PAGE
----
Press Release May 2, 2021

Toronto  Pig  Save calls on Halton Public Health and Burlington’s Mayor Marianne Meed Ward to immediately close Fearmans pig slaughterhouse as Covid-19 rips through the killing facility

Media contacts:
Anita Krajnc • 416-825-6080 • 

Demands: Close down Sofina Foods owned Fearmans slaughterhouse

CHCH News reported on April 28 that staff and a union representative at Sofina Foods owned Fearmans said the facility should be shut down following an outbreak of COVID-19 which is ripping its way through the facility.

Fearmans staff describe the situation as “pure chaos” and there are believed to be 47 active cases and 100 staff isolating at home.

Toronto Pig Save called for the closure of the slaughterhouse in January after the City of Toronto released a report condemning the company for posing a significant risk to public health. In January we warned: “Dozens of COVID-19 cases have been linked to Sofina Foods-owned Fearmans slaughterhouse in Burlington, raising questions for many as to why the business is continuing to operate during the lockdown while elsewhere in Canada and worldwide similar facilities are shut down to slow infections.” “Their failure to act then and yet again now is endangering the lives of their staff, their families, and the public at large,” says Anita Krajnc. “The killing of 10,000 pigs a day and the consumption of pig remains is not essential. What is essential is not frivolously endangering marginalized populations forced into unsafe workspaces and overloading hospitals and ICUs.”

Mayor Marianne Meed Ward says she is watching the situation and that staff shouldn’t feel the need to come to work if they feel unwell, however we are calling on her to take decisive action and order the closure of the facility supporting calls by both staff and union rep Tim Deelstra, UFCW Local 175 & 633.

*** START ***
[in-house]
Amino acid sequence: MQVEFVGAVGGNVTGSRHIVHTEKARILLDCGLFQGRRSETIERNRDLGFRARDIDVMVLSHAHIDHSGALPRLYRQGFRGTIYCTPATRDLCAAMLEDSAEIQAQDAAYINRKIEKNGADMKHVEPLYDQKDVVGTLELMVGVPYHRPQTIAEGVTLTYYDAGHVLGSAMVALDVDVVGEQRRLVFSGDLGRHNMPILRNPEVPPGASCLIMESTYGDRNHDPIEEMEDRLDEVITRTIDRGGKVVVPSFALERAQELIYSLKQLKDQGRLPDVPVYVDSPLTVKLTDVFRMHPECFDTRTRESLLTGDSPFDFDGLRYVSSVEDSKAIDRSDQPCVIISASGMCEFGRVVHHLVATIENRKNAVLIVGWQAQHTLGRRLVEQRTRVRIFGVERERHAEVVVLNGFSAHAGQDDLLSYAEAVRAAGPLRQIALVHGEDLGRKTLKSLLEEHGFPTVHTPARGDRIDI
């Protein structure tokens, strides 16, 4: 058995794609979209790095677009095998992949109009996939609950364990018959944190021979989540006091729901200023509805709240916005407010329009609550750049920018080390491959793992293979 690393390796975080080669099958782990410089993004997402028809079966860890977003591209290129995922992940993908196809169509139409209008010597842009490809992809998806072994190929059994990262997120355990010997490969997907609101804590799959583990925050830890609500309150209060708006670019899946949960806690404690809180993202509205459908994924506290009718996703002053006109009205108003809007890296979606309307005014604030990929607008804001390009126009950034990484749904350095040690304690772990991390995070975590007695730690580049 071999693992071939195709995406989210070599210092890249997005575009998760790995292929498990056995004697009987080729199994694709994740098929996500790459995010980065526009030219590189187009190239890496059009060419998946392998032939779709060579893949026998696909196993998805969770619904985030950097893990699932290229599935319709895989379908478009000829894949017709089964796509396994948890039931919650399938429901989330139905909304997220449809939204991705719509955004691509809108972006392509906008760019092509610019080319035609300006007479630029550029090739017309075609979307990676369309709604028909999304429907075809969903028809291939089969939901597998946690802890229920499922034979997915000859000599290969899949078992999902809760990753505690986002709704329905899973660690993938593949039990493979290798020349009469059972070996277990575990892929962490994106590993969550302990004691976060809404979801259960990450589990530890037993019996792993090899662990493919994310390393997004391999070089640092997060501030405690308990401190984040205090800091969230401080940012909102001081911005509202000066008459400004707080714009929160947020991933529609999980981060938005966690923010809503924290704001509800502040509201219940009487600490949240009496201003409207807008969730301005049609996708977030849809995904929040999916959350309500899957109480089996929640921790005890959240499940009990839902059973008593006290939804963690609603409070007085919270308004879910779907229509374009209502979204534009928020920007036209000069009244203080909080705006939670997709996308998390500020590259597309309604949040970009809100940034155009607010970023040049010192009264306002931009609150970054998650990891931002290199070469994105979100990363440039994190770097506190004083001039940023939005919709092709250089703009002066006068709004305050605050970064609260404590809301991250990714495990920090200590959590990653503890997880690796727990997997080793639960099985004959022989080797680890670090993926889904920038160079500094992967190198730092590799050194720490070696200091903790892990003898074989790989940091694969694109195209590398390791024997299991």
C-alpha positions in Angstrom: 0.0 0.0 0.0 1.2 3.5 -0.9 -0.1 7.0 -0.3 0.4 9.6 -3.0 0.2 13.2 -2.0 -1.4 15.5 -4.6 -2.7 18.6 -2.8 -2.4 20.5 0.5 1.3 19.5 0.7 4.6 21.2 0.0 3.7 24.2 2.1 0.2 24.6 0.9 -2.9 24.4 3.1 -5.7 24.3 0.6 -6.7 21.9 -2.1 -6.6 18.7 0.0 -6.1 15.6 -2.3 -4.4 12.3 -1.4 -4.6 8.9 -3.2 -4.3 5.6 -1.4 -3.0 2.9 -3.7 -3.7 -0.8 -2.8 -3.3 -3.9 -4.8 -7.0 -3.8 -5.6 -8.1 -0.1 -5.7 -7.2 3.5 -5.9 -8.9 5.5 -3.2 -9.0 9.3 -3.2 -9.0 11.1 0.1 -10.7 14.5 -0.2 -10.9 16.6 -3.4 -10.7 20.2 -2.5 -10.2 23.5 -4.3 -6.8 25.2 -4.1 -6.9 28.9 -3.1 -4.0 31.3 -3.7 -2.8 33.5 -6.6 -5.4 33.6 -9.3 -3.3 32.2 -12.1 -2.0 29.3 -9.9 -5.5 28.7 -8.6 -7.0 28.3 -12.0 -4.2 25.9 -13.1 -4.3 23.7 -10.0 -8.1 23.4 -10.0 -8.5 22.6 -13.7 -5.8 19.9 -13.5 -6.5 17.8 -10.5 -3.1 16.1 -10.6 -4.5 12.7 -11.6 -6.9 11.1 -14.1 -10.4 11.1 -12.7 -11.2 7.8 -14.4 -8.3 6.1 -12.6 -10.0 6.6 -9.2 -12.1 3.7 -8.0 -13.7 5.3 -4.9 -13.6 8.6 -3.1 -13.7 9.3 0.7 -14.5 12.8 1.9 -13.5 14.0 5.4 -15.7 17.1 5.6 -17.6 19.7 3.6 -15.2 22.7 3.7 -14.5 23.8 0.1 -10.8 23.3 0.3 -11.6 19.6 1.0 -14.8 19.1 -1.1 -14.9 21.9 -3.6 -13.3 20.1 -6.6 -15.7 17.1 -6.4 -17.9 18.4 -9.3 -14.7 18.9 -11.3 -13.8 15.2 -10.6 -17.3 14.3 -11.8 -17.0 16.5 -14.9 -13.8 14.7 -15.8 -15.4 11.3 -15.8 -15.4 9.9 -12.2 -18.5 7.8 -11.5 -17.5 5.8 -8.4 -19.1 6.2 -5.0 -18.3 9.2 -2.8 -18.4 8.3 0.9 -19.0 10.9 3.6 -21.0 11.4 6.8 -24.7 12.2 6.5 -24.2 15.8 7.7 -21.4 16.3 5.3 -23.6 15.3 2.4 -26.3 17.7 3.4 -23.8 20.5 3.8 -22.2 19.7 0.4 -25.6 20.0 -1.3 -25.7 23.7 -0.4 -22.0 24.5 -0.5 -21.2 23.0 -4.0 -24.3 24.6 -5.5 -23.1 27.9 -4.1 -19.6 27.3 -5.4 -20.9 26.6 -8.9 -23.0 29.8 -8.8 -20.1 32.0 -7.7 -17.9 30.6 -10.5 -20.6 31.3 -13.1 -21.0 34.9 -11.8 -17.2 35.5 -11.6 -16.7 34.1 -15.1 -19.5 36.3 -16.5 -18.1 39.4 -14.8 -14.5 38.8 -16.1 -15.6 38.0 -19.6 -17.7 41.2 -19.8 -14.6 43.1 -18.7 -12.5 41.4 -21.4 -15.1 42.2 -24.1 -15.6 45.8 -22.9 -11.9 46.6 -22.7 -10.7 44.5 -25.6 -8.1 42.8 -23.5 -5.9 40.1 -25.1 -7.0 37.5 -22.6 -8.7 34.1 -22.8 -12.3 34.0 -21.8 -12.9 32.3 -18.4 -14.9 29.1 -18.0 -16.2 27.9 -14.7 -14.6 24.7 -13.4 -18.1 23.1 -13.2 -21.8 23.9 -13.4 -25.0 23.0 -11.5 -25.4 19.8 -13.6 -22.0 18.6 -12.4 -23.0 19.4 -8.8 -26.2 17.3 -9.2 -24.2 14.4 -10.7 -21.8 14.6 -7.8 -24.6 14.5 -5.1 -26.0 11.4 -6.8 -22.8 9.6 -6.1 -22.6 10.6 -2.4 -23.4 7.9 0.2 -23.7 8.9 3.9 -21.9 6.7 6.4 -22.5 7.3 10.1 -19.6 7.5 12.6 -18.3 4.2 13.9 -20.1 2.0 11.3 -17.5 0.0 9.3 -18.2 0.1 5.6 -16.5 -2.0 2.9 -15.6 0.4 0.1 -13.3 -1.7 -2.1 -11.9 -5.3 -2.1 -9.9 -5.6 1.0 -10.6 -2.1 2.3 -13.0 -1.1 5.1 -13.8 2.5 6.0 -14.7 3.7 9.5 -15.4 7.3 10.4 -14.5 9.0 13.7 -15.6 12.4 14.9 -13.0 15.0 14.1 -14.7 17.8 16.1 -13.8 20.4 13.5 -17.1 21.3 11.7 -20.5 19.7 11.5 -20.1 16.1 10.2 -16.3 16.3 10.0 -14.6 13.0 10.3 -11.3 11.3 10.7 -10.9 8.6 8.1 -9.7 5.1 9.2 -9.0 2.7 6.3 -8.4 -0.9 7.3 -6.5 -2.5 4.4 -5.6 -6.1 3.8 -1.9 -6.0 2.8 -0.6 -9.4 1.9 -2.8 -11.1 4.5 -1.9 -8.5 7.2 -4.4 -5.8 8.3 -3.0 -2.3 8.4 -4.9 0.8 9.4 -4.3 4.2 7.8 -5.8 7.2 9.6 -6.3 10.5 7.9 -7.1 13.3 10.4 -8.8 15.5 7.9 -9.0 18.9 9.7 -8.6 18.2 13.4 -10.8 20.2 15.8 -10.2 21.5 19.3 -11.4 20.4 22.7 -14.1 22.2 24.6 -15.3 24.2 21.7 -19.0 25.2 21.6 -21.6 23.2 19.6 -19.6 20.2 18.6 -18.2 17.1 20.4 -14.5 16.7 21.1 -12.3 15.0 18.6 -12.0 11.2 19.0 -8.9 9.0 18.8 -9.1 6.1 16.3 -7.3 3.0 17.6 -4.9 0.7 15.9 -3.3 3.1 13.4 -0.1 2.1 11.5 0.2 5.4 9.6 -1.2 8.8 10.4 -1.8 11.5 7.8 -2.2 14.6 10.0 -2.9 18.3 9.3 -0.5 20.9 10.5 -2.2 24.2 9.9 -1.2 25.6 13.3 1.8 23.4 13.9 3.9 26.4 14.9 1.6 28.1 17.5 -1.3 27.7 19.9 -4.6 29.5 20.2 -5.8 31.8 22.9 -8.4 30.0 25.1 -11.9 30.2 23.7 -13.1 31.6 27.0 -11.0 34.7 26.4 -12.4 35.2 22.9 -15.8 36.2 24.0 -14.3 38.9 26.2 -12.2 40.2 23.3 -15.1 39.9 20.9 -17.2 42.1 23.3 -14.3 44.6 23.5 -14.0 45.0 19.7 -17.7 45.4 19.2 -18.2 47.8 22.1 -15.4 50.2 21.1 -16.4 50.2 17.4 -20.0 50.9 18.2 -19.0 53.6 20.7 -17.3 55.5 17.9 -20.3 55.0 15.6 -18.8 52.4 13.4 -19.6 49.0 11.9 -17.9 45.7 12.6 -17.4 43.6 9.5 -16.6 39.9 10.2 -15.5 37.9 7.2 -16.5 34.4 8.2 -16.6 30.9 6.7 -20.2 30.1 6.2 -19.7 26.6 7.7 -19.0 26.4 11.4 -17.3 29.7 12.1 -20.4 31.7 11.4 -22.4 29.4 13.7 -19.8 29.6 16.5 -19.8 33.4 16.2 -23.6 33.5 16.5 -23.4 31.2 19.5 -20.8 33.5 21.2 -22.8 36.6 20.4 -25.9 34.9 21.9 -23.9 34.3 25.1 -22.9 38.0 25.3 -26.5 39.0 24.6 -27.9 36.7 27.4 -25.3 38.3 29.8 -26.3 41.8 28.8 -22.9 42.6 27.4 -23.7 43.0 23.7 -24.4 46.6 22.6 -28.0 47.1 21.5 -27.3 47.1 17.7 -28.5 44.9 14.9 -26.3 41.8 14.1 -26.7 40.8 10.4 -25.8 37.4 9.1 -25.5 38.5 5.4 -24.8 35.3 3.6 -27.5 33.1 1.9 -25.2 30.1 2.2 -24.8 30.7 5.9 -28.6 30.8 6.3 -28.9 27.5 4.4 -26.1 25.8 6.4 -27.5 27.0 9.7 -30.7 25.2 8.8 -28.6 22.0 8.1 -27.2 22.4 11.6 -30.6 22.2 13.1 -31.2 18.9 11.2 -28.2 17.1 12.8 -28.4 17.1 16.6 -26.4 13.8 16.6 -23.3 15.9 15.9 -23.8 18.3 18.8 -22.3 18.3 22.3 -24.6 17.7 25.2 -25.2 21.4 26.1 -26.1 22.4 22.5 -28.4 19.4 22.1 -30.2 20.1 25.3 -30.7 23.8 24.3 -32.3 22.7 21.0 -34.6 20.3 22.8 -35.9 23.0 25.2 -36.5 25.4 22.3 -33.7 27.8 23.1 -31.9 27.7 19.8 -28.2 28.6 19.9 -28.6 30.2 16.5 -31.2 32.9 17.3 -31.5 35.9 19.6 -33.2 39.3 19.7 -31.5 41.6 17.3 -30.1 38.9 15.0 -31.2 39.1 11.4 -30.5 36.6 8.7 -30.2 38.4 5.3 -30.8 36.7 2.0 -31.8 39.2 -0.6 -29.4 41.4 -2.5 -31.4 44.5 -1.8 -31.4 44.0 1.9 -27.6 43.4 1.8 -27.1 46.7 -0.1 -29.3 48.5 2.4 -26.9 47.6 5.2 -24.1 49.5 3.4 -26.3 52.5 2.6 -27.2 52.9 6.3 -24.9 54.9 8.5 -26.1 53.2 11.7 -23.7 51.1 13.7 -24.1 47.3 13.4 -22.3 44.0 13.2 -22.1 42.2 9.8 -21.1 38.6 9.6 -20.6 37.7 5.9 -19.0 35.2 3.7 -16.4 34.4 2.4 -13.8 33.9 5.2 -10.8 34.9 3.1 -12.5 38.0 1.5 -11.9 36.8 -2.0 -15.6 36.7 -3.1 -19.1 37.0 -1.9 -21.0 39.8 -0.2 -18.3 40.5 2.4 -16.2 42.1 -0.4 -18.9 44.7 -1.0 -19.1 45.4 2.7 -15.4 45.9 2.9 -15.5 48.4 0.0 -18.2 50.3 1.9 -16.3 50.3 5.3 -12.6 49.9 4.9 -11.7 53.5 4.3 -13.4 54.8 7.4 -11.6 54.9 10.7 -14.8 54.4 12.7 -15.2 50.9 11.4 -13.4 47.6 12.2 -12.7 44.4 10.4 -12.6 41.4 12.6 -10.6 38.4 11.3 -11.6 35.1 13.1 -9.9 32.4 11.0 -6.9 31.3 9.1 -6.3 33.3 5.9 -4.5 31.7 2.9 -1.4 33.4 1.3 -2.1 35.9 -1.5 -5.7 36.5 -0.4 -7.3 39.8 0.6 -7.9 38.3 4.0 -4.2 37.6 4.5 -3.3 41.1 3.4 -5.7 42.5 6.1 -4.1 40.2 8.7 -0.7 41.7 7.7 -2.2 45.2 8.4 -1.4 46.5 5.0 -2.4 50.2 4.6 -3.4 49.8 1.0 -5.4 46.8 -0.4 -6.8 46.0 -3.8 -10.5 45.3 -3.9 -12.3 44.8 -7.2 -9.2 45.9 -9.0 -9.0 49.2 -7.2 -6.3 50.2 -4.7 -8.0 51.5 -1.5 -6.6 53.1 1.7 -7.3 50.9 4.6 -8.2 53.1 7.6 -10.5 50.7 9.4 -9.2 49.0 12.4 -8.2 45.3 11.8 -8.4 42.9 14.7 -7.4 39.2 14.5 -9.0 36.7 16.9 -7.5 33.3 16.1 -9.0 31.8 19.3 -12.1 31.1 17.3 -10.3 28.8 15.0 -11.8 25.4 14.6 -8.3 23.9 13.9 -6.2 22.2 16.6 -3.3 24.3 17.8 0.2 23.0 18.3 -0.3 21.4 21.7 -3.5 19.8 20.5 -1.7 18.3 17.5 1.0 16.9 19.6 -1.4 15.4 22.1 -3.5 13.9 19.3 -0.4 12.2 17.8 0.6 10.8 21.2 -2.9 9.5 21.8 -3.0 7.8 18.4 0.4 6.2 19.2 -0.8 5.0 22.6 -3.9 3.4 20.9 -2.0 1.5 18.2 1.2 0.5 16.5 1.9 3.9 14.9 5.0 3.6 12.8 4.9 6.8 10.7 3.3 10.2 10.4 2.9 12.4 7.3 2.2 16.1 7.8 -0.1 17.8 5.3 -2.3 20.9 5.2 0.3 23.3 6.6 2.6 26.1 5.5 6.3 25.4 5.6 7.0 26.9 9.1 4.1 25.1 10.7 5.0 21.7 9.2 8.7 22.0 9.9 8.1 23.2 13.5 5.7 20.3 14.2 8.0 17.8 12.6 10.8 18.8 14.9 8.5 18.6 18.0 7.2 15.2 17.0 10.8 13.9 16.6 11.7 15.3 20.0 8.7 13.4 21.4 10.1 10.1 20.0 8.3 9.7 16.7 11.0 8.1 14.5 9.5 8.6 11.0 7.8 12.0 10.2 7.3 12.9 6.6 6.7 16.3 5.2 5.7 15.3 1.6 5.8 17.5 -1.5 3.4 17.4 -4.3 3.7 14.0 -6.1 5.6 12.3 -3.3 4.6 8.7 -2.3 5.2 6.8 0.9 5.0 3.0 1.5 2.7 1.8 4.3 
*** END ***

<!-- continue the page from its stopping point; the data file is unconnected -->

COVID-19: enhanced public health and workplace safety measures states that open businesses must prepare and make available a covid 19 safety plan. Toronto Pig Save has requested a copy of the plan, which must be made available to any person for review upon request.


The Midwest Center for Investigative Reporting in the US states that as of April 2021, there have been “at least 50,000 reported positive cases tied to meat and poultry processing facilities from at least 498 outbreaks in 38 states, and at least 248 reported worker deaths in at least 65 plants in 28 states.” 

In 2020 the UN published a report looking at our relation to zoonotic disease.[1] Our increasing proximity to free living animals is the most common source, but farmed animals are not only original sources, but transmissional sources or bridging hosts, carrying the infection from the wild to humans. According to biologist Nathan Wolfe, “the vast majority of animals involved in historic zoonotic events or current zoonosis are domestic (livestock, domesticated wildlife and pets), which is logical as the contact rates are high.”

Major outbreaks including Bovine TB, Q fever, BSE, H5N1& H7N7 bird flu, Nipah virus, SARS, H1N1 swine flu, and Mers are all linked to industrial farming. As humans diminish biodiversity by cutting down forests, we are increasing the risk of pandemics such as COVID-19. This usually results in a few species replacing many — and these species tend to be the ones hosting pathogens that can spread to humans.

Animal Save Movement started in 2010 and has since grown to over 1000 chapters worldwide. Activists gather at slaughterhouses and other places to provide comfort, bear witness, and document stories of farmed animals in pursuit of animal rights.2


1. United Nations, Preventing the next pandemic – Zoonotic diseases and how to break the chain of transmission, July 2020

2. National Library of Medicine, Pathogens spillover during land conversion, April 2018